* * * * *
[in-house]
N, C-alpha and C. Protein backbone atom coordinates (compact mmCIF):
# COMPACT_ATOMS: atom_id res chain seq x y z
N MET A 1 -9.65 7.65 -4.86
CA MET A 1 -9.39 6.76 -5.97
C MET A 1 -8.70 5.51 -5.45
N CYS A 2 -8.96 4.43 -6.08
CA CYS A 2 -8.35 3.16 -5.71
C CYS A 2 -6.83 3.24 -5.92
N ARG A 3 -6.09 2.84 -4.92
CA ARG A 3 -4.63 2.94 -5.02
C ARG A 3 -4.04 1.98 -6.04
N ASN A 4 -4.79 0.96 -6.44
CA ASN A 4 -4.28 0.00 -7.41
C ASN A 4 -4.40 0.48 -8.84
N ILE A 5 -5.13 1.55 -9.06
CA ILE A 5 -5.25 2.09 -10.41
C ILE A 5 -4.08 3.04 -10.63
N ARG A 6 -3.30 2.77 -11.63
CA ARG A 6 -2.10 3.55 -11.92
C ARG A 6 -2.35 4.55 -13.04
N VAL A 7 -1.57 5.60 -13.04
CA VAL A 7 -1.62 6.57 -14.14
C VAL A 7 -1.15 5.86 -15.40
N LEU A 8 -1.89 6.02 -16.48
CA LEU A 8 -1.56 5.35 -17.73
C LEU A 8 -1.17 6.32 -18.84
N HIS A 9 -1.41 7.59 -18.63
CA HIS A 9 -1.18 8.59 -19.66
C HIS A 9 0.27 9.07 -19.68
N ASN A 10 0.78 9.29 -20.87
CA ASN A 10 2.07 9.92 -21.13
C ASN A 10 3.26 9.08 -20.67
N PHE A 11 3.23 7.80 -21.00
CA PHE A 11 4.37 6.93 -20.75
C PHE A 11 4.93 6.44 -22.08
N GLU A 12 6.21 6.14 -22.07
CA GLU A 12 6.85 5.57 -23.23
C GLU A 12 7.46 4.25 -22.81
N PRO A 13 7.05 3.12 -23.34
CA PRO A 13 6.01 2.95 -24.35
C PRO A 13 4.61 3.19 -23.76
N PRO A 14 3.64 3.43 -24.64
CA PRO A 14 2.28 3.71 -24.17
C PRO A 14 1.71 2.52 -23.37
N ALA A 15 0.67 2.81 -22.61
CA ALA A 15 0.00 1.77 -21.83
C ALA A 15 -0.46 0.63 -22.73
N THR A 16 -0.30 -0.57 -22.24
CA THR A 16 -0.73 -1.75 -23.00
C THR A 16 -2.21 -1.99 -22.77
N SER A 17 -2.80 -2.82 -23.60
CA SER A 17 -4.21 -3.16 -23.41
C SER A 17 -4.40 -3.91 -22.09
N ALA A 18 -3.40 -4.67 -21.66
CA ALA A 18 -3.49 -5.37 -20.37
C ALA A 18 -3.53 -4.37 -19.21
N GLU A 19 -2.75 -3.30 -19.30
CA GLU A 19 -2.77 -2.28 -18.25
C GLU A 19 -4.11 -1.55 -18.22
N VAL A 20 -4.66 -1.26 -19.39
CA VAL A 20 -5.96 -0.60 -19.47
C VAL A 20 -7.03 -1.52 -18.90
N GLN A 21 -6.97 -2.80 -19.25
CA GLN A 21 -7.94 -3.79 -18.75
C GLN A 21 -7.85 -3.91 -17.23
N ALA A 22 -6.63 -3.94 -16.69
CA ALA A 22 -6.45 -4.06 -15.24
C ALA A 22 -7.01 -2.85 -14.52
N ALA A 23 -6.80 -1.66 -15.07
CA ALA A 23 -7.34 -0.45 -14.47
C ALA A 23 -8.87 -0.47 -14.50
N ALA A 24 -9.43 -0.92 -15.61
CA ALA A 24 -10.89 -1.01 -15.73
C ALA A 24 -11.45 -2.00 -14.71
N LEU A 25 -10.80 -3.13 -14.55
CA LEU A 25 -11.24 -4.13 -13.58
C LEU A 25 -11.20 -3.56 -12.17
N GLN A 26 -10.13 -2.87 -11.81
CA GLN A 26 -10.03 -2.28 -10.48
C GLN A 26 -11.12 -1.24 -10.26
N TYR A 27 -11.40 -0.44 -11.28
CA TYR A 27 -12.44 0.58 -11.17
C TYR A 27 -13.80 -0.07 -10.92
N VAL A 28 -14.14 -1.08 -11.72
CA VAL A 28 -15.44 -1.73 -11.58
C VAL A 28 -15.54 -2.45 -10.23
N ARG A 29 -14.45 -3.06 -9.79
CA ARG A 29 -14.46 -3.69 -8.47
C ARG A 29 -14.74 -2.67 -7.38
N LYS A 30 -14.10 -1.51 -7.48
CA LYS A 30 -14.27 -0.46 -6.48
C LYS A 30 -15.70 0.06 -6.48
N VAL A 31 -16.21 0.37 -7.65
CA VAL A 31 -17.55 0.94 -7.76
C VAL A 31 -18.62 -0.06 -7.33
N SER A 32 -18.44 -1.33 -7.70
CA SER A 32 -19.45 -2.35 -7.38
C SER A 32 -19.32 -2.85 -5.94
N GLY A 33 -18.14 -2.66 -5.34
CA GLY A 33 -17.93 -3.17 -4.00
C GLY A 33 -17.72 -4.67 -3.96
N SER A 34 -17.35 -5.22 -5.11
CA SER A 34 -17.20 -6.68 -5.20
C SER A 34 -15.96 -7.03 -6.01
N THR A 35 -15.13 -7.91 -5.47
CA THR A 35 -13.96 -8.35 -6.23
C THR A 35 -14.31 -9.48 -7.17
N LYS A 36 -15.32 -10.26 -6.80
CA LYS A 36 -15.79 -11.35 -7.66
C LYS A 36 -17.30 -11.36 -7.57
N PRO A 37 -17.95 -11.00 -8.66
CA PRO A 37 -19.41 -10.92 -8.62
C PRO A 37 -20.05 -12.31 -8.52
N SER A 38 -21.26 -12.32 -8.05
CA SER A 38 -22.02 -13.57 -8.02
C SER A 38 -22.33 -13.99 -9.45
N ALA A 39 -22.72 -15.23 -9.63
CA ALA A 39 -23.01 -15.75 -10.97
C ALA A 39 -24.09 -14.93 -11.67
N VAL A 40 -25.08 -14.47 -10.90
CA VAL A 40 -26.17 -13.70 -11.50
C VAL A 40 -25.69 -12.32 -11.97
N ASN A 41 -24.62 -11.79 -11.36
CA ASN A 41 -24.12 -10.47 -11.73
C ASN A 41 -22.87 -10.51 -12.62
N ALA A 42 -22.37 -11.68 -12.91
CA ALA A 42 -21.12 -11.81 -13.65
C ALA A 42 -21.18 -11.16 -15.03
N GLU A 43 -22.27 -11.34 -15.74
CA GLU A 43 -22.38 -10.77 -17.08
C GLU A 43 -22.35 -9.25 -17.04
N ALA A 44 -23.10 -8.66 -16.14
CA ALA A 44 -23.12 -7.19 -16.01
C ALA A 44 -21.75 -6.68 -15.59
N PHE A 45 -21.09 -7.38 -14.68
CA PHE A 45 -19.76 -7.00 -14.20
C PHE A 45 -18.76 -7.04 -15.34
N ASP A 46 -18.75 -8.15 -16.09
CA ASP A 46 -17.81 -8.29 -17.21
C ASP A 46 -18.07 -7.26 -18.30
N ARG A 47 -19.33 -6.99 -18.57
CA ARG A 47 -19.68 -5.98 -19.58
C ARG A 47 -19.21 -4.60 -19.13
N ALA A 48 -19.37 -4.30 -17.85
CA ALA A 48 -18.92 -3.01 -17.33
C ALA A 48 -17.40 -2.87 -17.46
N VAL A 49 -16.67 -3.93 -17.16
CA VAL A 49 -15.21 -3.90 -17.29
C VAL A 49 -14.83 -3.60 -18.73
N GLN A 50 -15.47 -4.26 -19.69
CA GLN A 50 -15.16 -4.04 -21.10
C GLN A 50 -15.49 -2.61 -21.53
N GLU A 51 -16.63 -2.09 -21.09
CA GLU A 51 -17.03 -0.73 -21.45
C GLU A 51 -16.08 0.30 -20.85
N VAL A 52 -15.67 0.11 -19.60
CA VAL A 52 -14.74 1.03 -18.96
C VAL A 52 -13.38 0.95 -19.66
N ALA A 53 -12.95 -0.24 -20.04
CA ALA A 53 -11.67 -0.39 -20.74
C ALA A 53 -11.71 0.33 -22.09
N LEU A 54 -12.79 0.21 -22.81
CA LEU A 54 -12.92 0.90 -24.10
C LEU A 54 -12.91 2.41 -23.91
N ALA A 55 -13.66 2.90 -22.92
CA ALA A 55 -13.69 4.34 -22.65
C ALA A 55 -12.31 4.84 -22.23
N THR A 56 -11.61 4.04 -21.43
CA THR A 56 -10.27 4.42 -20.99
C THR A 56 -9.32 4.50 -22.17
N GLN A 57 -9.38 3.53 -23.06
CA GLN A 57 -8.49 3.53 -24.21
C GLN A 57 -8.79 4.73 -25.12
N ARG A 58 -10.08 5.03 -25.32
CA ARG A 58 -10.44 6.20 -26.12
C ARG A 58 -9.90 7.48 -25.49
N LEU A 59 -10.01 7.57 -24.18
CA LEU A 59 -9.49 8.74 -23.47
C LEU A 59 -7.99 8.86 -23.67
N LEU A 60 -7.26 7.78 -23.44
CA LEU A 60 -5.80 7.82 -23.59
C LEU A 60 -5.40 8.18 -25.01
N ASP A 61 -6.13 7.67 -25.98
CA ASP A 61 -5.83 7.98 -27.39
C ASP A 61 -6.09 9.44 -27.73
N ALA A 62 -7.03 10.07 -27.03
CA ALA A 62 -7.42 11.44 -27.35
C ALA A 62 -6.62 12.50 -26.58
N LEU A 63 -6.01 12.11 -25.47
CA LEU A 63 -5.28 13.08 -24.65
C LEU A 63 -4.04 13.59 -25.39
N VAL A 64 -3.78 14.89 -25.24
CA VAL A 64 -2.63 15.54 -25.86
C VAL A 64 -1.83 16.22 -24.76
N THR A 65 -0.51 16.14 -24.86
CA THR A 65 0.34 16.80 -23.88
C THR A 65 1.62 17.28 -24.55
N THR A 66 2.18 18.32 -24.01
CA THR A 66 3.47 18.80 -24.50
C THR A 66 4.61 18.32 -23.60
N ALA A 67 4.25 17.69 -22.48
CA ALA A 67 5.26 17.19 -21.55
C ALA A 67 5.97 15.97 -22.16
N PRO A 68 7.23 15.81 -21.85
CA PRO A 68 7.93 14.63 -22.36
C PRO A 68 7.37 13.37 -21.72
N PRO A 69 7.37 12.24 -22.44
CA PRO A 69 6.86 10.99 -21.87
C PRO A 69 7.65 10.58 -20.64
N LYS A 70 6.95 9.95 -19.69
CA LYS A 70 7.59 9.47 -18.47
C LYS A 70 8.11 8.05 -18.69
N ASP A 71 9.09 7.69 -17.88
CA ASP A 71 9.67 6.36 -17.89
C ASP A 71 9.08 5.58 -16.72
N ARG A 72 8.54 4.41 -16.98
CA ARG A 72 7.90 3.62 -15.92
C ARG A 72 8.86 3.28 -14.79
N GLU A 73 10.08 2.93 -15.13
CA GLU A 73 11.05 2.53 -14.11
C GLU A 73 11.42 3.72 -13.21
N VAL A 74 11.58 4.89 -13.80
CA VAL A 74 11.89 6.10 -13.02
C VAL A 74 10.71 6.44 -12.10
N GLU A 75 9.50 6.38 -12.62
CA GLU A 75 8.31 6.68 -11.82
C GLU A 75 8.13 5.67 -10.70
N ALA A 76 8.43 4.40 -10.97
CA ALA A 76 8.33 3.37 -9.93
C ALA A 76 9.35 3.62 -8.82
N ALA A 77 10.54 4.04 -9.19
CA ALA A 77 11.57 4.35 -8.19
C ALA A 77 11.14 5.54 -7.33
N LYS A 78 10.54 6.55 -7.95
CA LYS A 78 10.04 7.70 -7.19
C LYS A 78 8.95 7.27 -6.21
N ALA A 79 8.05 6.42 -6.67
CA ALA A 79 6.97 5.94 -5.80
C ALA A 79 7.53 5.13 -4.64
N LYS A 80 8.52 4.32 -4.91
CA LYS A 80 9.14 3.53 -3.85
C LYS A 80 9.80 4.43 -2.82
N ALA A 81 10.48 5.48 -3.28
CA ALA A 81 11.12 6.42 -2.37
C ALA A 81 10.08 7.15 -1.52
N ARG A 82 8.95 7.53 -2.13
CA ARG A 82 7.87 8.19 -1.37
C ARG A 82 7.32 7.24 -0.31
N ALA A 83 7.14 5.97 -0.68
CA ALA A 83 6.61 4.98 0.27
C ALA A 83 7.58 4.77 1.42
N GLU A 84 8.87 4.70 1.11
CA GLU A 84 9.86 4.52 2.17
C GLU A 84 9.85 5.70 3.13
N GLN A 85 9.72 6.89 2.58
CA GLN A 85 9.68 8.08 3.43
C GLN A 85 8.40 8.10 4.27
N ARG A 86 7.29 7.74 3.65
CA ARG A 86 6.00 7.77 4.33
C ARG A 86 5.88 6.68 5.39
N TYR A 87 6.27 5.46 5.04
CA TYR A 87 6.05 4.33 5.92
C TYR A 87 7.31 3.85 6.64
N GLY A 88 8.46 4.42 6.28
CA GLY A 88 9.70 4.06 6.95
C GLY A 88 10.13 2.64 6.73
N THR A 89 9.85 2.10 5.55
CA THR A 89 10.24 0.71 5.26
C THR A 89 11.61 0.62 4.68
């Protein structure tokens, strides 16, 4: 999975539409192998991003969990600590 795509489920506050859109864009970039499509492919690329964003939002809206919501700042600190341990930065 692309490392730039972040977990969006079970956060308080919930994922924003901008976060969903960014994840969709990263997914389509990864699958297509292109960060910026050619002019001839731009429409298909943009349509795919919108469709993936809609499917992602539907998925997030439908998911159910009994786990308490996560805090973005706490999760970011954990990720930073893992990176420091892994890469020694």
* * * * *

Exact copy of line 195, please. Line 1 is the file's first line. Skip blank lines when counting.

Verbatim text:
C VAL A 64 -1.83 16.22 -24.76